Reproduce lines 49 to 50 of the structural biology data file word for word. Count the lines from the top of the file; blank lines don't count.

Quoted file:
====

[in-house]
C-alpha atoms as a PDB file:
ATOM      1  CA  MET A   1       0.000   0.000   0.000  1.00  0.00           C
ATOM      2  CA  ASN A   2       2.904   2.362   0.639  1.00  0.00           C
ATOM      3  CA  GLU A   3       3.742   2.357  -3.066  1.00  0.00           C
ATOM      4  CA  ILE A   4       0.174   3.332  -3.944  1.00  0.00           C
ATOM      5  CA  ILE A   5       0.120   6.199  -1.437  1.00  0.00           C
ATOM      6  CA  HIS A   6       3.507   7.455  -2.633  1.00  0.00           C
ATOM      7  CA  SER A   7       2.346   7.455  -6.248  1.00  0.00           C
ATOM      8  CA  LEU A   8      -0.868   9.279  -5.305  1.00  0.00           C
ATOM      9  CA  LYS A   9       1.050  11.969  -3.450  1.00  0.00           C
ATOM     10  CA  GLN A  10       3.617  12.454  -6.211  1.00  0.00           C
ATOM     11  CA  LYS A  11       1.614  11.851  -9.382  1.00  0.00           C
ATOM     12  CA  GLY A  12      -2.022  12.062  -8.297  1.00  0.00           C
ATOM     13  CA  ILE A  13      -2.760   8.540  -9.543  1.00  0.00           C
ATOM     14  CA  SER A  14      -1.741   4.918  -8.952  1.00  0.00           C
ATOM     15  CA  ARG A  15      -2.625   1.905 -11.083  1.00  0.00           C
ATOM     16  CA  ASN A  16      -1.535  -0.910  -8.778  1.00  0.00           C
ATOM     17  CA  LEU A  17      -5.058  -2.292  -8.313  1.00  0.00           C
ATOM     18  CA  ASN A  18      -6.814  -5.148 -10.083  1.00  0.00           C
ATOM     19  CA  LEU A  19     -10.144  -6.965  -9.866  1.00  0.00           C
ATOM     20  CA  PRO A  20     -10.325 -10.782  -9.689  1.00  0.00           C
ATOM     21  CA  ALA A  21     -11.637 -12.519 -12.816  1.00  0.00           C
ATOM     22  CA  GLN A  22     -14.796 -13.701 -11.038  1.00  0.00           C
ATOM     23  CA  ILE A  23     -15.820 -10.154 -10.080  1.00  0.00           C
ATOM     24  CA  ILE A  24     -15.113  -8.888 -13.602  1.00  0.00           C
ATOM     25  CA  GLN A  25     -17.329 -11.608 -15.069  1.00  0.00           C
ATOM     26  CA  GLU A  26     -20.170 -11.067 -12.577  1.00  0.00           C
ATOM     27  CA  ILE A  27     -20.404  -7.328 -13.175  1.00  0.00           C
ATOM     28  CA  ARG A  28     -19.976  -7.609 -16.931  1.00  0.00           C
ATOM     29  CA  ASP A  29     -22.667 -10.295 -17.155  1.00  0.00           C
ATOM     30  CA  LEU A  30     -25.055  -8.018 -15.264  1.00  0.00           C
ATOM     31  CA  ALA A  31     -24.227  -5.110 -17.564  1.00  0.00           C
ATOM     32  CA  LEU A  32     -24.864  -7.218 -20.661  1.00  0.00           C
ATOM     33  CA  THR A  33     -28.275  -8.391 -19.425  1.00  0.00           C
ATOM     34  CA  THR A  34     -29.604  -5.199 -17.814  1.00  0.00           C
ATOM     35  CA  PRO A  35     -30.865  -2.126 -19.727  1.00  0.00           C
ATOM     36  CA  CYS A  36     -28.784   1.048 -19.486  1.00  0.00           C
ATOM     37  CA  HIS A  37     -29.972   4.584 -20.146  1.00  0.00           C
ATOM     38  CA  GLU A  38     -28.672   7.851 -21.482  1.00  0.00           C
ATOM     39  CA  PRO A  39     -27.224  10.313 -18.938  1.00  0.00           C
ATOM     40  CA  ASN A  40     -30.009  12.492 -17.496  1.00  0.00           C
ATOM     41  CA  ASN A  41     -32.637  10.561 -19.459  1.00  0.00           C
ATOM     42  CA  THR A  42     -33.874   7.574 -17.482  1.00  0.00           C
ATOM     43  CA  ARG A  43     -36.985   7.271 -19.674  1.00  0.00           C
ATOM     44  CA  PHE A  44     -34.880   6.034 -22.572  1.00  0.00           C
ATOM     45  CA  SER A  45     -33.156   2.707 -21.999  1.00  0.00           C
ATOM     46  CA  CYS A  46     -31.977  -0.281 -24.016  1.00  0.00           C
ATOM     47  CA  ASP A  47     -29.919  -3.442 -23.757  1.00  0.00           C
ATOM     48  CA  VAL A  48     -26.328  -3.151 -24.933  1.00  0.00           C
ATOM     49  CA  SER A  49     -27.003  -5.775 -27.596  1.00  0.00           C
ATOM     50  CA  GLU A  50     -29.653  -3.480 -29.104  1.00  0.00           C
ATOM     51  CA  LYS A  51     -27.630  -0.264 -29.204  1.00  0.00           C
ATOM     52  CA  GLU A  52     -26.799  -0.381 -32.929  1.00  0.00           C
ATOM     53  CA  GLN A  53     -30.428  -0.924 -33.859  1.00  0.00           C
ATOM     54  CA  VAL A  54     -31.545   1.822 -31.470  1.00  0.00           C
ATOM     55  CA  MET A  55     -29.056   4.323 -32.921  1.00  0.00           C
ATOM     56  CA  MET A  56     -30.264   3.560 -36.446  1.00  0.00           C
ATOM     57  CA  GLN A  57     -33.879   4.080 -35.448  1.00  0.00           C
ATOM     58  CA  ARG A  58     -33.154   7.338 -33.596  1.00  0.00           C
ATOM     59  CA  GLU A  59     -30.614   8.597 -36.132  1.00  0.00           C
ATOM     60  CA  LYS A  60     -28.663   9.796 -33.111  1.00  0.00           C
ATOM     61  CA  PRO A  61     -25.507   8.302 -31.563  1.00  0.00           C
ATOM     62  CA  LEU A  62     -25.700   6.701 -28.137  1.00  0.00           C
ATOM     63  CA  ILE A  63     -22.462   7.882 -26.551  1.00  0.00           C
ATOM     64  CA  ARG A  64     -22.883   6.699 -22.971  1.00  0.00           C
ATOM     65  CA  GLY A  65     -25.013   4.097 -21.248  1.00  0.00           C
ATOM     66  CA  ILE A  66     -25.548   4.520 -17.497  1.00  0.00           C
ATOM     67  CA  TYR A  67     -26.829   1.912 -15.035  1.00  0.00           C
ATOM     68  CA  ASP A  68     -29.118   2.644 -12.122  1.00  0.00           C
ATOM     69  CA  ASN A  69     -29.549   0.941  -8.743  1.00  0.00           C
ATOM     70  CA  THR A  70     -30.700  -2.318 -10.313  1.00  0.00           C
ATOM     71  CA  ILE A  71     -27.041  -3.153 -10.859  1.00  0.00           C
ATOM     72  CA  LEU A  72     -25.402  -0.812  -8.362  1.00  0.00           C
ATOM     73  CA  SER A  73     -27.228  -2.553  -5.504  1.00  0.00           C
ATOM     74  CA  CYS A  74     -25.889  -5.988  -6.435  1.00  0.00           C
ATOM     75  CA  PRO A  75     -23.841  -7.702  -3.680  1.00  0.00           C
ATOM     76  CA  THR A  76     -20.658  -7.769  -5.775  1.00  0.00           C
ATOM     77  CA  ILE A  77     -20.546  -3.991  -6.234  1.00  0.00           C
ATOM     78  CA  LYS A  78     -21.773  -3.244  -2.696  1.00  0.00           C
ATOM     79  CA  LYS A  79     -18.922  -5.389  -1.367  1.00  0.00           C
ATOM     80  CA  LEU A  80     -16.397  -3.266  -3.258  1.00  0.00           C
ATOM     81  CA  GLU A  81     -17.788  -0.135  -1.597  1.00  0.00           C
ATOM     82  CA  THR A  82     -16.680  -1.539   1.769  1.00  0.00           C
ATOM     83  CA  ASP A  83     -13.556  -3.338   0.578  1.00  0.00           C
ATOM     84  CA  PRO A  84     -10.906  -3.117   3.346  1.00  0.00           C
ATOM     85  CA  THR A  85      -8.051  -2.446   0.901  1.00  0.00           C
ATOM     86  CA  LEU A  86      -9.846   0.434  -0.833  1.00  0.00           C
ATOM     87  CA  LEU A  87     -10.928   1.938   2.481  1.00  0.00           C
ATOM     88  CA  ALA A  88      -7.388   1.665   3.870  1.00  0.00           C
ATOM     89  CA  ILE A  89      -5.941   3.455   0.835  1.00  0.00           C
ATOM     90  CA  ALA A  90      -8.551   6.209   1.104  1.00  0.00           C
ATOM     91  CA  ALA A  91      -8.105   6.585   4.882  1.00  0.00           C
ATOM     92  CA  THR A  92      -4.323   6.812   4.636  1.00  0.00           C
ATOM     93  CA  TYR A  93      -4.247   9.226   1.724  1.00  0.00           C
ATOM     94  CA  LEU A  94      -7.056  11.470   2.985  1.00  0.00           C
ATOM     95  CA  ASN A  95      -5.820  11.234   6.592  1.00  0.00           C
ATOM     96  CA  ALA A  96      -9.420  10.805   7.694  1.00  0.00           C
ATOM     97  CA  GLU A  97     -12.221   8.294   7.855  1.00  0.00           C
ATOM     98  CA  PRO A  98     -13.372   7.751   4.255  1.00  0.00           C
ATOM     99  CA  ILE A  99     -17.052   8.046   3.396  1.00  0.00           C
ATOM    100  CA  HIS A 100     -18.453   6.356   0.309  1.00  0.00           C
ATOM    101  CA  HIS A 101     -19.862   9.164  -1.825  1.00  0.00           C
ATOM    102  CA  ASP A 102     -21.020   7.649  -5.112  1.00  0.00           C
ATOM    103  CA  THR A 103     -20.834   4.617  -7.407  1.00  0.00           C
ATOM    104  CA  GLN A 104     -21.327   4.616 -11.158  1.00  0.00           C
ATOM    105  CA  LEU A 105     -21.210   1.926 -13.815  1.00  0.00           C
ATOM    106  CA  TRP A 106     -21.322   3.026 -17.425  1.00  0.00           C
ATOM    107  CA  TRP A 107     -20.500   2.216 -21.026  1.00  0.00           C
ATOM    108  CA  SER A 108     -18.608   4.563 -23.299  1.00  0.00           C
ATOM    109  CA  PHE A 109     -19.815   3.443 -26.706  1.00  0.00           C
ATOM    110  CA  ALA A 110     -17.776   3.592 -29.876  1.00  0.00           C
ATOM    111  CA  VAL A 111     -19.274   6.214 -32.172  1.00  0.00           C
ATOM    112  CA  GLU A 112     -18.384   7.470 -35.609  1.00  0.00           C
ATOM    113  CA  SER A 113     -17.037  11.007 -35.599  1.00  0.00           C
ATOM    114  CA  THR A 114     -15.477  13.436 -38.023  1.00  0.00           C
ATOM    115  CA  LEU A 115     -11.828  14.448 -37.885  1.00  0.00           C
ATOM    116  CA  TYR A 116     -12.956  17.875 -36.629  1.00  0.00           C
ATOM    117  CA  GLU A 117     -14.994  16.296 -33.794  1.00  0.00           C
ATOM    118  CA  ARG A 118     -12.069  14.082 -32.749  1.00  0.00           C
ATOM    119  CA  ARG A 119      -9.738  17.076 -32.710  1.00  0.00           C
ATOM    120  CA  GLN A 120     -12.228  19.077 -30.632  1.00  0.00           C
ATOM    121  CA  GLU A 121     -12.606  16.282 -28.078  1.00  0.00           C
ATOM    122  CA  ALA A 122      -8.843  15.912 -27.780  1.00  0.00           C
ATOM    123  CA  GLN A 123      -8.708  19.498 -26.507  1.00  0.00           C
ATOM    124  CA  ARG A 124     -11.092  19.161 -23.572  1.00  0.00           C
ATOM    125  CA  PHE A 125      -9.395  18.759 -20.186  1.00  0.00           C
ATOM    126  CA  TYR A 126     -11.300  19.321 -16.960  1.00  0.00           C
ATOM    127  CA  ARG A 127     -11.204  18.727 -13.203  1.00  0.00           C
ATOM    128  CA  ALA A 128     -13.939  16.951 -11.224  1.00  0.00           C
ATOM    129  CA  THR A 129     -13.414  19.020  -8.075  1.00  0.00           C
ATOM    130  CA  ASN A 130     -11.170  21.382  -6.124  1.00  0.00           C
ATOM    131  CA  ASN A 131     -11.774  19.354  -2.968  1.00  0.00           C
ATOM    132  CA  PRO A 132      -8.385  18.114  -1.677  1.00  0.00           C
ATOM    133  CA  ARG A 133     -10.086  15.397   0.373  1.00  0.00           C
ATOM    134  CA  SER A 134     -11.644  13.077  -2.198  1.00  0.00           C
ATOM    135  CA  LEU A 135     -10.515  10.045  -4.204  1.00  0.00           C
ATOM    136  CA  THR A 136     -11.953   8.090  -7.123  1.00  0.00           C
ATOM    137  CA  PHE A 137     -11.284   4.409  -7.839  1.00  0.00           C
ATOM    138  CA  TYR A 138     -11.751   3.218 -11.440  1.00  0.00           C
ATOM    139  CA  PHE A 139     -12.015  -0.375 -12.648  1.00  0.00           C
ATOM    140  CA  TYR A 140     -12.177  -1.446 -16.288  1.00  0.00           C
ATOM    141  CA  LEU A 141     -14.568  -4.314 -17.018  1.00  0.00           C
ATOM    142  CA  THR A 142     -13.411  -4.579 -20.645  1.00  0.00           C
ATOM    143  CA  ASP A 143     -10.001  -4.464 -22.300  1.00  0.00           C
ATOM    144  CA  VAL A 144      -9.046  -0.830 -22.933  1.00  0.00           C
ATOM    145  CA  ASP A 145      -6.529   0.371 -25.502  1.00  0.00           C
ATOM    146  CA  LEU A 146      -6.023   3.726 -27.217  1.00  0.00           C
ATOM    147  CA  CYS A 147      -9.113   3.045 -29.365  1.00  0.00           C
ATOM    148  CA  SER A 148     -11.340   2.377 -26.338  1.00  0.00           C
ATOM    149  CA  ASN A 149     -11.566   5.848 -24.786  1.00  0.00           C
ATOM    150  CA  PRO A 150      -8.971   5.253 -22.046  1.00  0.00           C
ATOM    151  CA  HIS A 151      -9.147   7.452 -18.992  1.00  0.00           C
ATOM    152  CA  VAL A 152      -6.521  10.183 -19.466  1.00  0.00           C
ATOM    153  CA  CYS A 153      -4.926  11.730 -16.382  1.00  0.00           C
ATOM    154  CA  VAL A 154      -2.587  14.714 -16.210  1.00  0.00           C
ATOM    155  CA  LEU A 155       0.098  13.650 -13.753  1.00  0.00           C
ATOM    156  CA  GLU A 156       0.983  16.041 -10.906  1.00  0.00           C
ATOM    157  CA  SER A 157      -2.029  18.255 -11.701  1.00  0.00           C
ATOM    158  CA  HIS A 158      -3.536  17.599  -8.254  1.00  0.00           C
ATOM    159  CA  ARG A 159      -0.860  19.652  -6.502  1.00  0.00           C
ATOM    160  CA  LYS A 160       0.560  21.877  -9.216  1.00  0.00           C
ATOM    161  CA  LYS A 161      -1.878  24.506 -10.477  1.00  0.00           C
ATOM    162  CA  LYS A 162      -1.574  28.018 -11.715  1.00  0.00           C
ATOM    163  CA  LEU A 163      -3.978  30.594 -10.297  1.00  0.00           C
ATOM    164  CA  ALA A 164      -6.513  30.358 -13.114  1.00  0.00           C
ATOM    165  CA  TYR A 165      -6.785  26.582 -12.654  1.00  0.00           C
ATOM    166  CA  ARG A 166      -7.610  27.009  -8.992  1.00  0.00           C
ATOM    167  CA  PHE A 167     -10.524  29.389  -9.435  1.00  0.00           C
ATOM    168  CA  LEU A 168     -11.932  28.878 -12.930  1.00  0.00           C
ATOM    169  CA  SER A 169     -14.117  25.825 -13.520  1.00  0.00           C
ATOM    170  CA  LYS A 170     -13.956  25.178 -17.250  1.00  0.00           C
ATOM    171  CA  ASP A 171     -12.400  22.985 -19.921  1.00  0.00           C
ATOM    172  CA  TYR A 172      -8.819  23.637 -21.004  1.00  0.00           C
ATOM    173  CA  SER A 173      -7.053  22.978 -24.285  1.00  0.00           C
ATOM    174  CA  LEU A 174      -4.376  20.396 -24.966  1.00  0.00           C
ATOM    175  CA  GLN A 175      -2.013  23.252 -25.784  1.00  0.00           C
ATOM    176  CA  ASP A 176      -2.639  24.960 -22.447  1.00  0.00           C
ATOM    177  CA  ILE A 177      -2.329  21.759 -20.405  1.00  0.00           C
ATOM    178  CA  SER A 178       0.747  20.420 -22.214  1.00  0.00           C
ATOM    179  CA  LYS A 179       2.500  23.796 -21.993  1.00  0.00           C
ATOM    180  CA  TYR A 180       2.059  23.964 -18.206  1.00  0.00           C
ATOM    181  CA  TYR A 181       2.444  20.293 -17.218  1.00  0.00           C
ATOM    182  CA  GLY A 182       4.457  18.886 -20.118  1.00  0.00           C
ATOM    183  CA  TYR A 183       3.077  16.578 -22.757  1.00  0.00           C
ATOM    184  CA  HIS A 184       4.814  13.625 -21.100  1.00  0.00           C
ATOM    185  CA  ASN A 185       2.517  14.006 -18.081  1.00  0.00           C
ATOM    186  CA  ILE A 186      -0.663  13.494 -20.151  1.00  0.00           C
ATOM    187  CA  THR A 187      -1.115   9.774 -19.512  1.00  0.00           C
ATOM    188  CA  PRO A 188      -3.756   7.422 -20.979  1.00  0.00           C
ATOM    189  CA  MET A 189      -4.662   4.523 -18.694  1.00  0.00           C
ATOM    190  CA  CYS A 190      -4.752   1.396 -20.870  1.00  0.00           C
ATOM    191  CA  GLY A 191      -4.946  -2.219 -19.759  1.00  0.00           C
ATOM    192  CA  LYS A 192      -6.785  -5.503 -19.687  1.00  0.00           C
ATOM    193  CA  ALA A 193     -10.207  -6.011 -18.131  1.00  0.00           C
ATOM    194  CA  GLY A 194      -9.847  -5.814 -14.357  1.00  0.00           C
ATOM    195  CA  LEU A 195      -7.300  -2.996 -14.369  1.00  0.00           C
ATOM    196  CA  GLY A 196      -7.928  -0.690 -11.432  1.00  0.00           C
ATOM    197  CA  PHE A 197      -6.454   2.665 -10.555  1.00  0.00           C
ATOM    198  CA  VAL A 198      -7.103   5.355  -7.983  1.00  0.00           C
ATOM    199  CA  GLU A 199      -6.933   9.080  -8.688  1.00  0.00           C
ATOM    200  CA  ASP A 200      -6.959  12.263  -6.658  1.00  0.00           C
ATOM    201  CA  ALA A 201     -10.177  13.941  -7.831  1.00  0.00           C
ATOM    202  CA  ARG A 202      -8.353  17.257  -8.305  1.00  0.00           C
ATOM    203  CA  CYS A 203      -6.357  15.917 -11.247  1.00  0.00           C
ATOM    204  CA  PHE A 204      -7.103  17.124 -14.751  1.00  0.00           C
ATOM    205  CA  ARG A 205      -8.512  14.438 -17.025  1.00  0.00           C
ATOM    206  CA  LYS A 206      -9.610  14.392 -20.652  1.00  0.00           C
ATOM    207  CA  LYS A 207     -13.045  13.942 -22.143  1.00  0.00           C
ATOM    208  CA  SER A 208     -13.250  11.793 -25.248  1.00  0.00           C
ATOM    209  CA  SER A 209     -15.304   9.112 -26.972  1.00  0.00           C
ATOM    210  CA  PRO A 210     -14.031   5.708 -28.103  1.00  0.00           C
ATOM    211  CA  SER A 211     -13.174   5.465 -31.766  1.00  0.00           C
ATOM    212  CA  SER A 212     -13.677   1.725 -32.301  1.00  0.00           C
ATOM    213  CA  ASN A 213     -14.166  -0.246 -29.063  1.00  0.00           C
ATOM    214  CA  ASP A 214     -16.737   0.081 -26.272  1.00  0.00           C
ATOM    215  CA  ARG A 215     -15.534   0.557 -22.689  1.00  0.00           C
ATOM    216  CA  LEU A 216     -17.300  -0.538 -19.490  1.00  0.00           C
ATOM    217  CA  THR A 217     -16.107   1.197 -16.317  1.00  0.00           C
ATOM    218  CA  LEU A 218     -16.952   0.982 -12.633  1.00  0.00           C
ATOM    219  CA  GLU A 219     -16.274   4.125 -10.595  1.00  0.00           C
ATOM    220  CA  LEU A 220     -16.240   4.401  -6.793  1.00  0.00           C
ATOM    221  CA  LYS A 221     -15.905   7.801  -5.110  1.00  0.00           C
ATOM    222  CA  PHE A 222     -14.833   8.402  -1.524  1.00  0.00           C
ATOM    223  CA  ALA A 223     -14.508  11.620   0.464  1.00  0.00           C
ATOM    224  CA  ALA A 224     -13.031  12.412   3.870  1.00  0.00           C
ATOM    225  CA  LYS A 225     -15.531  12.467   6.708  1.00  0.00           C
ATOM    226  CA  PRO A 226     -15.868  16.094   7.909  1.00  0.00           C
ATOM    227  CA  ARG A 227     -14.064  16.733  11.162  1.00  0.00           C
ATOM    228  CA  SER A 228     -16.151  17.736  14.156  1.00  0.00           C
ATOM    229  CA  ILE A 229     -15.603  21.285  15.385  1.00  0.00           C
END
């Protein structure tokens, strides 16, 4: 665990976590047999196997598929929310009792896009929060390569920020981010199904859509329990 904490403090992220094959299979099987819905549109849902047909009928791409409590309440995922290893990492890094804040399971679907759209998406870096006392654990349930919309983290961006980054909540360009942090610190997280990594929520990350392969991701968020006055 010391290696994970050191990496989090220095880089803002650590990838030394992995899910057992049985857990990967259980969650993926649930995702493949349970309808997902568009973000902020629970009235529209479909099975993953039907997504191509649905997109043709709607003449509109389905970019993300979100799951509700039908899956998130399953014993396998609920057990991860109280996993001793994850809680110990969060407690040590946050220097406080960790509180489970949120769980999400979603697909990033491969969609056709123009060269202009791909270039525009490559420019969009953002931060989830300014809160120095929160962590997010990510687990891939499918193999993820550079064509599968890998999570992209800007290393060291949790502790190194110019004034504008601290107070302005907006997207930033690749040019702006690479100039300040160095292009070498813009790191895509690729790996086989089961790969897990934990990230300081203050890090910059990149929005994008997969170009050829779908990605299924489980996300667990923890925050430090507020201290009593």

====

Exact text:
ATOM     47  CA  ASP A  47     -29.919  -3.442 -23.757  1.00  0.00           C
ATOM     48  CA  VAL A  48     -26.328  -3.151 -24.933  1.00  0.00           C